by using both annotated authoring and inferred mobility concepts. This new DOM is now in a suitable format for transcoding and the usually complex process of transcoding is dramatically simplified.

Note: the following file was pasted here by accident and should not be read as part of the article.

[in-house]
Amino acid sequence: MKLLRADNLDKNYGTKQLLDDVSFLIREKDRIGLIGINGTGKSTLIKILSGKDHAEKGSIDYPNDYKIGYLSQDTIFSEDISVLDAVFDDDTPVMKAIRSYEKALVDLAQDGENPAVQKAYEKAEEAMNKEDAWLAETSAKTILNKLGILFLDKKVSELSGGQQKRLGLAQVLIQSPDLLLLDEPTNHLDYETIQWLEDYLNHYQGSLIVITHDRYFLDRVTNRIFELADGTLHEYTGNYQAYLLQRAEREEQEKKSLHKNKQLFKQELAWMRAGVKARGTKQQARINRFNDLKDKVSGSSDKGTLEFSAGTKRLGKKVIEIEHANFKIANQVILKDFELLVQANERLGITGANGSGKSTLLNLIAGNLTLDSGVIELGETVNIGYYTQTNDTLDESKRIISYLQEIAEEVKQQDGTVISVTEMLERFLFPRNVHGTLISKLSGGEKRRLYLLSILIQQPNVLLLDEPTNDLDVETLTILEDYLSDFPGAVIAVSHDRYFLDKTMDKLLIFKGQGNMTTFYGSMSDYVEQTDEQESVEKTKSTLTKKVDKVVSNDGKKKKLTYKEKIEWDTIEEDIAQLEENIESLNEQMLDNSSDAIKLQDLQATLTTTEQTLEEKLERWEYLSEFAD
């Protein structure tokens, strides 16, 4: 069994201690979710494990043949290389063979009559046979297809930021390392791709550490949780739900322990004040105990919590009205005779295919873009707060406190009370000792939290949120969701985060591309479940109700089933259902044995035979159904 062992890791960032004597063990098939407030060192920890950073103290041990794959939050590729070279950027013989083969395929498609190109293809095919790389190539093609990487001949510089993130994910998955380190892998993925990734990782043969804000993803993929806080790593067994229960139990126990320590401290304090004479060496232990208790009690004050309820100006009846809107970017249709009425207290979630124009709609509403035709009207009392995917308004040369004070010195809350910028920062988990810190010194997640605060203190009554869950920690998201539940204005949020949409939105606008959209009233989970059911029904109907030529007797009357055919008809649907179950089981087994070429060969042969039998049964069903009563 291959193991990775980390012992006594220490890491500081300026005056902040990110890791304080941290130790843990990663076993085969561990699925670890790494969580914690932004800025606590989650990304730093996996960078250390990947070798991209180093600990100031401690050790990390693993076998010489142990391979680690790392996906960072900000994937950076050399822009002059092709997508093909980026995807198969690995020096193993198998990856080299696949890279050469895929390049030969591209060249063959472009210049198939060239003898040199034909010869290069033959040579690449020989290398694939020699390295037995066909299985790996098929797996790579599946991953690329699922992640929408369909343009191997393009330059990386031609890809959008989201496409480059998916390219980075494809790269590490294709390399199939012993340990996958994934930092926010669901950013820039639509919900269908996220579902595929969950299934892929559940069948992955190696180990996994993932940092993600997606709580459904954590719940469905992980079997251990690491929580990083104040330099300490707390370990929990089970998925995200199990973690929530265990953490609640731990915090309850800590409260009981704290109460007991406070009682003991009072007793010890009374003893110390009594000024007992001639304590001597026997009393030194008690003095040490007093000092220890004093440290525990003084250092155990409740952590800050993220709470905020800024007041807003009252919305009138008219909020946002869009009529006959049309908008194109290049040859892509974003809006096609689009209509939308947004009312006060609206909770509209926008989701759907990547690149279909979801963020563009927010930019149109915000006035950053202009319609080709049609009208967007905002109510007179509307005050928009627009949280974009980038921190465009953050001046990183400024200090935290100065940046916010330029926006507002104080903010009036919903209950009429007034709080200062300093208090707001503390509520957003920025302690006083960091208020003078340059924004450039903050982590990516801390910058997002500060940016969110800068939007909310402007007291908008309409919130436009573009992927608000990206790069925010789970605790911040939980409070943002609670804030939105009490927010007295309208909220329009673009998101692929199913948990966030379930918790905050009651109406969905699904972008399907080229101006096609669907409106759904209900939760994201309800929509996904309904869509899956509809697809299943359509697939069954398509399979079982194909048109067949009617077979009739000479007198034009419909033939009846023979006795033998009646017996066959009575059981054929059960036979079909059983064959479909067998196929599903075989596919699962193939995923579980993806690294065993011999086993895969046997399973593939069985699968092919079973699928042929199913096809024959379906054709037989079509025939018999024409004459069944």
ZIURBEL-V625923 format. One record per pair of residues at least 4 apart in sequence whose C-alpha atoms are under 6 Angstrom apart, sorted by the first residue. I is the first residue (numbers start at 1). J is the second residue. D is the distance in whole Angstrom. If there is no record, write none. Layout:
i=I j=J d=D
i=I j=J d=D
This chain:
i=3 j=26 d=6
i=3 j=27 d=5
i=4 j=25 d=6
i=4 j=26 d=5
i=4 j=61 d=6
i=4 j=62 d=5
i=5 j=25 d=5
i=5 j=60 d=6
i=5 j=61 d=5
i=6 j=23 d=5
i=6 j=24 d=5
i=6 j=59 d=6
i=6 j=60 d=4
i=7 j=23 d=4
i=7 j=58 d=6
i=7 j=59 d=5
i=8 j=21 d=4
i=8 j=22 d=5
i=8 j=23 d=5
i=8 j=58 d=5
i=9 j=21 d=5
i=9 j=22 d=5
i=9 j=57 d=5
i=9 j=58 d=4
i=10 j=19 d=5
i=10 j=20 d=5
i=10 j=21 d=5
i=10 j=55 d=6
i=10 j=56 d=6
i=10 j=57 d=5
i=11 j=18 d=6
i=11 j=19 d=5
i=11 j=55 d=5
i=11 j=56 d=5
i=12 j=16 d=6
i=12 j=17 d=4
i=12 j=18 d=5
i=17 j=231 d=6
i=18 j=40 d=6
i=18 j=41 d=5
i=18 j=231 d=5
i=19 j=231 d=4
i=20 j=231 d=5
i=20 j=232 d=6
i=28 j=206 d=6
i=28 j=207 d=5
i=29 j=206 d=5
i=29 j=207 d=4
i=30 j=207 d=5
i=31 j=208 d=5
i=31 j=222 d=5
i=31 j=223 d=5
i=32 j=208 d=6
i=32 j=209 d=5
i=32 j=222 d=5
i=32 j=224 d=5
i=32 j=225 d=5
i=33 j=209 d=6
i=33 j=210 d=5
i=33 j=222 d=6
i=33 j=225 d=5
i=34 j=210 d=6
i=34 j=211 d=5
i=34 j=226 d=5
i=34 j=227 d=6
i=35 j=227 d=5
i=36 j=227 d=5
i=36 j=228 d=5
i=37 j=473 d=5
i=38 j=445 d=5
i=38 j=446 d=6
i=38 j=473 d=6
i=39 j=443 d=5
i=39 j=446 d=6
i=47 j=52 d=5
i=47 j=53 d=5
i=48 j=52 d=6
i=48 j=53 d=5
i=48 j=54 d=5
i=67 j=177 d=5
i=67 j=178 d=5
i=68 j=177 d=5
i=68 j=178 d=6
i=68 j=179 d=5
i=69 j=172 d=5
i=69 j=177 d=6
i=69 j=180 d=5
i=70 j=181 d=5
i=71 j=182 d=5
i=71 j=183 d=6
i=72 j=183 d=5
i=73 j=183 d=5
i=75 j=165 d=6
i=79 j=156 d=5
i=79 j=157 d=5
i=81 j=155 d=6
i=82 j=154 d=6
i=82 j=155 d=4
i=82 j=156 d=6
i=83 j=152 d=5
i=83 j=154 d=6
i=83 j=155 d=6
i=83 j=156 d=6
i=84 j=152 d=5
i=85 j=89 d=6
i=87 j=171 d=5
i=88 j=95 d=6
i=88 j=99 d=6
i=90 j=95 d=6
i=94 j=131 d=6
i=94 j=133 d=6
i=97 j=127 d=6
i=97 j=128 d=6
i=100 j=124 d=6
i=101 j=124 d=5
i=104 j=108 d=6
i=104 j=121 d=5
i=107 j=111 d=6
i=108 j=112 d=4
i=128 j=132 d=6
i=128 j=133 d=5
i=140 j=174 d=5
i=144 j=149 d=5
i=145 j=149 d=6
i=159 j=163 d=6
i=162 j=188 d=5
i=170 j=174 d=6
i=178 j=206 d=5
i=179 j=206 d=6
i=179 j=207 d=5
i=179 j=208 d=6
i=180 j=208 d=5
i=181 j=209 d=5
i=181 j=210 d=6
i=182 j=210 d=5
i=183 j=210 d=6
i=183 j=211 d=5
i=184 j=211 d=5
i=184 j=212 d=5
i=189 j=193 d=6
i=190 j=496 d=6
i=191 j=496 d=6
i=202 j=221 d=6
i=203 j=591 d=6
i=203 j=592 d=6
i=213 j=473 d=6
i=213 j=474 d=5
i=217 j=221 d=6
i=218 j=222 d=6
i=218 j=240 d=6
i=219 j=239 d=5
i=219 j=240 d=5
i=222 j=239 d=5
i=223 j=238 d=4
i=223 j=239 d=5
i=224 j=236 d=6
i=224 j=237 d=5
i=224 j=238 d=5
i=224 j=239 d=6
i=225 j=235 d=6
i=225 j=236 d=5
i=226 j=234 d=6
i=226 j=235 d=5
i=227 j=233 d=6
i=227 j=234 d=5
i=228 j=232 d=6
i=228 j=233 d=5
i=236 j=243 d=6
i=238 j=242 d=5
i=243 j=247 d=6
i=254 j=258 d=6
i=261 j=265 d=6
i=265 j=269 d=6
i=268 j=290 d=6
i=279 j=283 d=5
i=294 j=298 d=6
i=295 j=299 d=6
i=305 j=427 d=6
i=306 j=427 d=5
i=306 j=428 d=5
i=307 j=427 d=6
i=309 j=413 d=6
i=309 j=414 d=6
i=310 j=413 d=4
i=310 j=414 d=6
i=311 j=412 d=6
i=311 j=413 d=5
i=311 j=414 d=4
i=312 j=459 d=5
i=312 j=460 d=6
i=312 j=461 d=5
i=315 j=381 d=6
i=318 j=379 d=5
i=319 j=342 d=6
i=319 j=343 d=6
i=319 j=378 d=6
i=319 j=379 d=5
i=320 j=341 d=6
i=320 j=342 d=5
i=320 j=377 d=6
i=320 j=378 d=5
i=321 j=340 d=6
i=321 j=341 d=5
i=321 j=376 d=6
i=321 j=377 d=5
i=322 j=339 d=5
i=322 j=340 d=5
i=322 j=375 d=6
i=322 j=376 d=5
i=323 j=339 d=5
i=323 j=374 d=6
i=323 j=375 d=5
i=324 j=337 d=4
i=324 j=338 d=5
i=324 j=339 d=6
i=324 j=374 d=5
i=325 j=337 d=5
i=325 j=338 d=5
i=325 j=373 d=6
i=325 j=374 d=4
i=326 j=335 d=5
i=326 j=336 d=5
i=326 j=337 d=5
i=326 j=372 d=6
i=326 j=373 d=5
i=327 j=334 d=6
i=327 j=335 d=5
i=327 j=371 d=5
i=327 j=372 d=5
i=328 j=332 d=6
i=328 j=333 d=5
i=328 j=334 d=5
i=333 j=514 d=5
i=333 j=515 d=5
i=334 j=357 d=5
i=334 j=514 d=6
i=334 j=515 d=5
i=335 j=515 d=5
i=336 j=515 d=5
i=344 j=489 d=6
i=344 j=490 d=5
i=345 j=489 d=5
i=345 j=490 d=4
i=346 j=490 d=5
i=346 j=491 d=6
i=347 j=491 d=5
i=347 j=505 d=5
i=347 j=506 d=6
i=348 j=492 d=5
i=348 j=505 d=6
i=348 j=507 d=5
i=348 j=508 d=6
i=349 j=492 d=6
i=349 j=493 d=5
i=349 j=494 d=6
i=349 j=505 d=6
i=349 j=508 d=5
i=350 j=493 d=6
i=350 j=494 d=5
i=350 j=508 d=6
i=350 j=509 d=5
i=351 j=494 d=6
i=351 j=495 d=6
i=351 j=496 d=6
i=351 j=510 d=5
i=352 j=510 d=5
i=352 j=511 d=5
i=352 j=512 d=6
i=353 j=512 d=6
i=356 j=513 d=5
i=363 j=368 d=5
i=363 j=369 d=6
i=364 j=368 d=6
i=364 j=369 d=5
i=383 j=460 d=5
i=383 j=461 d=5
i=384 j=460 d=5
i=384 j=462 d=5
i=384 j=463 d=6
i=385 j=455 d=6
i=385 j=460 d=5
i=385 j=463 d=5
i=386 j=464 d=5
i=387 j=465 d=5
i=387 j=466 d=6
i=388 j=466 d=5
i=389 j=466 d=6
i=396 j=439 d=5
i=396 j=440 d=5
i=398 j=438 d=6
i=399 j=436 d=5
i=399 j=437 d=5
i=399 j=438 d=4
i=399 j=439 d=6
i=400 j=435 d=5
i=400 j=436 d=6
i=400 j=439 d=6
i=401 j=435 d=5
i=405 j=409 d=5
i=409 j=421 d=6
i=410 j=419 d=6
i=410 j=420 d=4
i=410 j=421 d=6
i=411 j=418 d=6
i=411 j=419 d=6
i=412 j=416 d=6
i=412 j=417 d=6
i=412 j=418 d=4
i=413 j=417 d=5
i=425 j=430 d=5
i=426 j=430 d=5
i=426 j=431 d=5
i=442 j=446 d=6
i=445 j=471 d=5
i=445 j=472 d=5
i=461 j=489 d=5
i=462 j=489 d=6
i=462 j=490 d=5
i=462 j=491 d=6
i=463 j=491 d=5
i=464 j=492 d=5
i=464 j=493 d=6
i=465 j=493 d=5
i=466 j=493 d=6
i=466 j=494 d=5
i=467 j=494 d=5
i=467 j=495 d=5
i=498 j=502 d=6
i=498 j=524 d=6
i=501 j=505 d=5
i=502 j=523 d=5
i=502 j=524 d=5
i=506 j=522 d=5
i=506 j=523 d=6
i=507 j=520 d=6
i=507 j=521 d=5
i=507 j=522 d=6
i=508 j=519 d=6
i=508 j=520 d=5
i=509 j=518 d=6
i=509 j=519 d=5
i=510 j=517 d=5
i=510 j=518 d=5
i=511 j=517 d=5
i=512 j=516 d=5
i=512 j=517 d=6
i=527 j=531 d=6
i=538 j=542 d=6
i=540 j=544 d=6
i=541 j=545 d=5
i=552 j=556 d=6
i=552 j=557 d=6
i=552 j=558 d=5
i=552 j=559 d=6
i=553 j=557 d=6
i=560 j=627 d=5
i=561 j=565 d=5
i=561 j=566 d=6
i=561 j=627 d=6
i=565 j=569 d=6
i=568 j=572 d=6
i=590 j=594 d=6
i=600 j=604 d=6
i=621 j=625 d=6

The travel ontology is a controlled, shared vocabulary that can be communicated across applications to provide information about the structure and mobility support of a page. In our tool, the ontology is used as the controlled vocabulary to drive page transformations. A description of early work on the ontology can be found in [3]. Fundamentally, the ontology encodes three groups of concepts which in summary hold information about2 : • Mobility concepts: address the knowledge about the travel objects from real world mobility studies (how these objects are used) [2]. Objects can have a journey role which depends on the context of the journey being undertaken (e.g., Obstacle, Cue, OutOfView, etc.) and can also have one or more environmental roles (e.g., WayPoint, TravelAssistant, etc.); • Authoring concepts: provide information about including hypermedia concepts and refer to previous work on transcoding and content management systems– encapsulate information about how the objects are structured and presented in Web pages. The four higher level concepts in this part are: Atom (e.g., Headline, Caption, etc.), Chunk (Footer, Header, etc.), Node (represent a page) and Collection (represent a site); • The context of a journey: a Web journey can take place in different contexts [2] and concepts in this group provide contextual knowledge about a journey such as the purpose of the journey being undertaken (e.g., Browsing, Scanning, etc.).